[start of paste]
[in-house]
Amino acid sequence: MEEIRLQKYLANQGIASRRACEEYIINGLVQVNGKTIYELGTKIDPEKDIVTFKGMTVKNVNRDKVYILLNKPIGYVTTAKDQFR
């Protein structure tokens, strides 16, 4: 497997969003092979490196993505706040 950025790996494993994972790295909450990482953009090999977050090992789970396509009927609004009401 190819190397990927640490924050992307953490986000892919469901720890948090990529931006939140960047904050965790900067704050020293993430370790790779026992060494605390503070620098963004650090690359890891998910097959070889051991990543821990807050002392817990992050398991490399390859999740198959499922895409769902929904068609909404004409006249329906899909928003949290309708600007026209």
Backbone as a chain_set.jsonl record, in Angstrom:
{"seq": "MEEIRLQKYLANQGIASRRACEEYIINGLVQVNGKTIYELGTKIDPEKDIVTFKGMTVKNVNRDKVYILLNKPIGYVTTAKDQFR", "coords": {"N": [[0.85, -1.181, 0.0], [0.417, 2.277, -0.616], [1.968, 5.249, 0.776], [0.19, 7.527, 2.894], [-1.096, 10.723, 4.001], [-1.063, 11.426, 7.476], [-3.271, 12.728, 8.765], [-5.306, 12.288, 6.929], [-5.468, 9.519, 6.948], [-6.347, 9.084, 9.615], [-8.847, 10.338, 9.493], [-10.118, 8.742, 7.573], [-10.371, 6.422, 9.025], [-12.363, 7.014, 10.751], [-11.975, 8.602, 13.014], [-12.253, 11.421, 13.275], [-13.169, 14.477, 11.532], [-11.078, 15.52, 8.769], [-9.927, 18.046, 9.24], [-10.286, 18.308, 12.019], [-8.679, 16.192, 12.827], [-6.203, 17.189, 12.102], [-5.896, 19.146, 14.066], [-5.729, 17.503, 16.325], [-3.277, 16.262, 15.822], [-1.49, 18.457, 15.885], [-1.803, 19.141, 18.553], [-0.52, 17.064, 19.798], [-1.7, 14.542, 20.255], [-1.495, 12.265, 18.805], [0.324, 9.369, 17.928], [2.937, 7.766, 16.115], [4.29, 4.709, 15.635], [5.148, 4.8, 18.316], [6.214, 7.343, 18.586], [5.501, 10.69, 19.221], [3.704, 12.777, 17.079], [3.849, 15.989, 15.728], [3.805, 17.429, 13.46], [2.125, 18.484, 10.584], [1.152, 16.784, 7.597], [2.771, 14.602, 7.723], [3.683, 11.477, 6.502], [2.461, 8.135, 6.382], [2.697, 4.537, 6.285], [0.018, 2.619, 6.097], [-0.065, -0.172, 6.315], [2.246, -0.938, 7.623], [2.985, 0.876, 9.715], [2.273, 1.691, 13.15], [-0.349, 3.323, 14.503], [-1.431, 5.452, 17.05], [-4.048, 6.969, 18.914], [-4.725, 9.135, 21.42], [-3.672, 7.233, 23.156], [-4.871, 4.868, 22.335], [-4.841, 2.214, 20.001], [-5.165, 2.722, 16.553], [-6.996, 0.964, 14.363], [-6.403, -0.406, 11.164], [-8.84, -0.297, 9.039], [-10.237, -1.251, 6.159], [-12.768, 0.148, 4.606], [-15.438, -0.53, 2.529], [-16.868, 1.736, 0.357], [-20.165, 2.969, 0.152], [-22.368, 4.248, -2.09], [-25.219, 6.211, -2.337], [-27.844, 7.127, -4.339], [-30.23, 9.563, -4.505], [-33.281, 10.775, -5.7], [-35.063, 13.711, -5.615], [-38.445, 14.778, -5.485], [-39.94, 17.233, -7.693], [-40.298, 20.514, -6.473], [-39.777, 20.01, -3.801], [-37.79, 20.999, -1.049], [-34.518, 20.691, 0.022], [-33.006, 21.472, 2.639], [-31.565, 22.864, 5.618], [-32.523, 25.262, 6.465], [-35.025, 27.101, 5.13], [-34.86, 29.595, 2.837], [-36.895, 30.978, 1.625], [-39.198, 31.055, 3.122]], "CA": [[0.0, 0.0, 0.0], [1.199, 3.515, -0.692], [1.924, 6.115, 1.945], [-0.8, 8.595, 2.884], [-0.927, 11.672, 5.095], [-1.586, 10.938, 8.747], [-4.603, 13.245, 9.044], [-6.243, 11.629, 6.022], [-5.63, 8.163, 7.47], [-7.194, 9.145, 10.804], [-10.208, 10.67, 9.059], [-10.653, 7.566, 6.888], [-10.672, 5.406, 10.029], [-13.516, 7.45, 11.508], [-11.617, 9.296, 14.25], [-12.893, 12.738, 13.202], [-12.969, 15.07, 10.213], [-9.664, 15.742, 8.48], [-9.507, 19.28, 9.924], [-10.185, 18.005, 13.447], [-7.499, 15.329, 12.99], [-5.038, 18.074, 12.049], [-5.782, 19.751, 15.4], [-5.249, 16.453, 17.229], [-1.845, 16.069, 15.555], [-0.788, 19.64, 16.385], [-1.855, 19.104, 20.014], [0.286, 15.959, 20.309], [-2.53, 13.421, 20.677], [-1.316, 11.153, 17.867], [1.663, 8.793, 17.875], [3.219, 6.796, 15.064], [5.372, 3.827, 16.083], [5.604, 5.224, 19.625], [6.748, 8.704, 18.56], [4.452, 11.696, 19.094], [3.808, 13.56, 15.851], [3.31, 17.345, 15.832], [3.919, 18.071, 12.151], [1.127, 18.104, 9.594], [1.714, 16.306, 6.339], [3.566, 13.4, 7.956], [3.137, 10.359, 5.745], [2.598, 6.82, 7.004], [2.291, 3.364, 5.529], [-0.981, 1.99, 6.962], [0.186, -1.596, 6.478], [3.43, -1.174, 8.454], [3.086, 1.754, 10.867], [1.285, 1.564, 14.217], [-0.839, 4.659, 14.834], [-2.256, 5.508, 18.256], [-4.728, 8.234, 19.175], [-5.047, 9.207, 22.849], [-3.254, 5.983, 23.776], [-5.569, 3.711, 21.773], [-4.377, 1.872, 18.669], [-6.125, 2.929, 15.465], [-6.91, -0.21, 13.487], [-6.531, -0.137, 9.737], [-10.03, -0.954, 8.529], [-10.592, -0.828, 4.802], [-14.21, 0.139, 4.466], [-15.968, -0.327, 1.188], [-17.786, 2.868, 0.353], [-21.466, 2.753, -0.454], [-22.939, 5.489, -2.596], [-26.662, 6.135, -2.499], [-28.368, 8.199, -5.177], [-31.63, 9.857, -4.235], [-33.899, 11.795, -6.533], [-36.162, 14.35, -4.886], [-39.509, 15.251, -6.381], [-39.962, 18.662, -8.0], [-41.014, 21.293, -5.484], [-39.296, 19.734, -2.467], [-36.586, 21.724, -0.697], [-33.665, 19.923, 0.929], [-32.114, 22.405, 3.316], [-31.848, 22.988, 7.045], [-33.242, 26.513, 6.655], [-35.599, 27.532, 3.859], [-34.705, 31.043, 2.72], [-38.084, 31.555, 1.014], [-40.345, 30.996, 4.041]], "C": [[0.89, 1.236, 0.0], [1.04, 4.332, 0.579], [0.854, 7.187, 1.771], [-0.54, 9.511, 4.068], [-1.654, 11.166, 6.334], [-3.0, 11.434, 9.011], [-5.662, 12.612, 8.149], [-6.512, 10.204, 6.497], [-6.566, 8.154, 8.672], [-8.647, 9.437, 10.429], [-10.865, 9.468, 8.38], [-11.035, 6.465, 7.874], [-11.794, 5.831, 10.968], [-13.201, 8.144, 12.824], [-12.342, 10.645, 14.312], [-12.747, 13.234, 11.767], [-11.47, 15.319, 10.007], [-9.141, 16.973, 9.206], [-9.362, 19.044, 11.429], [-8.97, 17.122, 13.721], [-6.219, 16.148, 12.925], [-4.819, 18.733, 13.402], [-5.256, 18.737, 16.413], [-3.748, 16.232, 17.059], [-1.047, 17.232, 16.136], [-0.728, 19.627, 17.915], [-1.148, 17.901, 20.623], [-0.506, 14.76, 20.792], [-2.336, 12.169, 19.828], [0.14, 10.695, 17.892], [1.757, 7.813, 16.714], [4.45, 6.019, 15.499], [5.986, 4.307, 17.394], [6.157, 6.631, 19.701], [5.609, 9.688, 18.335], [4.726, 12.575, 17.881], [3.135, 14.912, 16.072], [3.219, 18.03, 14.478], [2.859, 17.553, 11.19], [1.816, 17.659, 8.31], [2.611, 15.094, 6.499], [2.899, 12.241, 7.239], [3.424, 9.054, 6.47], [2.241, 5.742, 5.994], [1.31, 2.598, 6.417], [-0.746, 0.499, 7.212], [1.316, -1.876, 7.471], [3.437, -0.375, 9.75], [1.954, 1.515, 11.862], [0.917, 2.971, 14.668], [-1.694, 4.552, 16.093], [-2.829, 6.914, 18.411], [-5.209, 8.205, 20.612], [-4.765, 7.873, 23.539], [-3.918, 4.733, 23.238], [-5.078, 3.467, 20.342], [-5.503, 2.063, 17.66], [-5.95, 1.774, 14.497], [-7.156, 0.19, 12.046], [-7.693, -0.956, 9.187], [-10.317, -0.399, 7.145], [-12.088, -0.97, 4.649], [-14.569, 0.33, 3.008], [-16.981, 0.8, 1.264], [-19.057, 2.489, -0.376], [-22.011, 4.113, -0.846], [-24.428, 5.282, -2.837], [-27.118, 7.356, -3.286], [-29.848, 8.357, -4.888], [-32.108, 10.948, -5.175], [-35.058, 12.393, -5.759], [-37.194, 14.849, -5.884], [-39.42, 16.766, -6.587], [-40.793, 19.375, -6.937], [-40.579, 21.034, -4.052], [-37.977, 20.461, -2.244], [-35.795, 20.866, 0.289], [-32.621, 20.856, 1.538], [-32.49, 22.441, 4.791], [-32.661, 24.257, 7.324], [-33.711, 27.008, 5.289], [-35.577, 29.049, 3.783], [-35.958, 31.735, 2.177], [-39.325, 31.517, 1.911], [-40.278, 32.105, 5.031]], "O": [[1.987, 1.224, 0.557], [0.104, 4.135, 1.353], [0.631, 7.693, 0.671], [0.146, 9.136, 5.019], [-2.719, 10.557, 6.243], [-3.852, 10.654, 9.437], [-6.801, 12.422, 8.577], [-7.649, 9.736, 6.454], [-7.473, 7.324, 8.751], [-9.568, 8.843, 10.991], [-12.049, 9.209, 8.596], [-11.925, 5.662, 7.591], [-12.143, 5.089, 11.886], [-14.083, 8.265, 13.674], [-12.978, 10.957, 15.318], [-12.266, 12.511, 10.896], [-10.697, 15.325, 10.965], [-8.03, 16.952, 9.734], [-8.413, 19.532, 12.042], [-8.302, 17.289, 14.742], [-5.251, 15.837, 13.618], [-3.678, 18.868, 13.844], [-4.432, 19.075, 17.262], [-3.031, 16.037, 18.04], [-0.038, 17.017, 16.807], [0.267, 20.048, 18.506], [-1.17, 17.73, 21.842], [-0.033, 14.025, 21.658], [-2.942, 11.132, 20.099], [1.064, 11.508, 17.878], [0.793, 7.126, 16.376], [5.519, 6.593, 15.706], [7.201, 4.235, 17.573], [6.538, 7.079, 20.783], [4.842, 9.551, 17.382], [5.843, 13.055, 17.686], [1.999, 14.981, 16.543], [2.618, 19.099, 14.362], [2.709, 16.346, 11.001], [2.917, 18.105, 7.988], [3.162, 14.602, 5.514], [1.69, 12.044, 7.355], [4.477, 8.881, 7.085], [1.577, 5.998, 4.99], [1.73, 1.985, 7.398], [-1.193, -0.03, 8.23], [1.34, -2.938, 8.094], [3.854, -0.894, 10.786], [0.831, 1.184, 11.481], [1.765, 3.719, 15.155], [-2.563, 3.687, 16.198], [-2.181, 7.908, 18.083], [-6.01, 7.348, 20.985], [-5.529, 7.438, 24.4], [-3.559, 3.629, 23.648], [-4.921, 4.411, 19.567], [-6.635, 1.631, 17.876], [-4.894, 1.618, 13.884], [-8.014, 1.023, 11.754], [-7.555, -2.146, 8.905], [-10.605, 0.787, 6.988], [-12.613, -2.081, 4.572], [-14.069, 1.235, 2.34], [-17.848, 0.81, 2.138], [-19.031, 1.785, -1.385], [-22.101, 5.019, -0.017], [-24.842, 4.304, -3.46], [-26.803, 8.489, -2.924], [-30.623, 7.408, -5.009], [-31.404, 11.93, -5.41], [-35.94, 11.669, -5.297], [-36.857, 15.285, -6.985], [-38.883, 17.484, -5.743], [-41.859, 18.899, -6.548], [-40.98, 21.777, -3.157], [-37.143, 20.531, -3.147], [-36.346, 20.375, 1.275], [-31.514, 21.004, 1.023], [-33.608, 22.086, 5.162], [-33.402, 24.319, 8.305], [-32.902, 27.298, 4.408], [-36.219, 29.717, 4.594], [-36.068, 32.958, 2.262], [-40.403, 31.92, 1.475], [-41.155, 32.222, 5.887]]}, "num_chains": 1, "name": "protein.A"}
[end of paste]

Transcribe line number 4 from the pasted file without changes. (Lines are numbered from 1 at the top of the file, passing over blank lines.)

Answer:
Backbone as a chain_set.jsonl record, in Angstrom: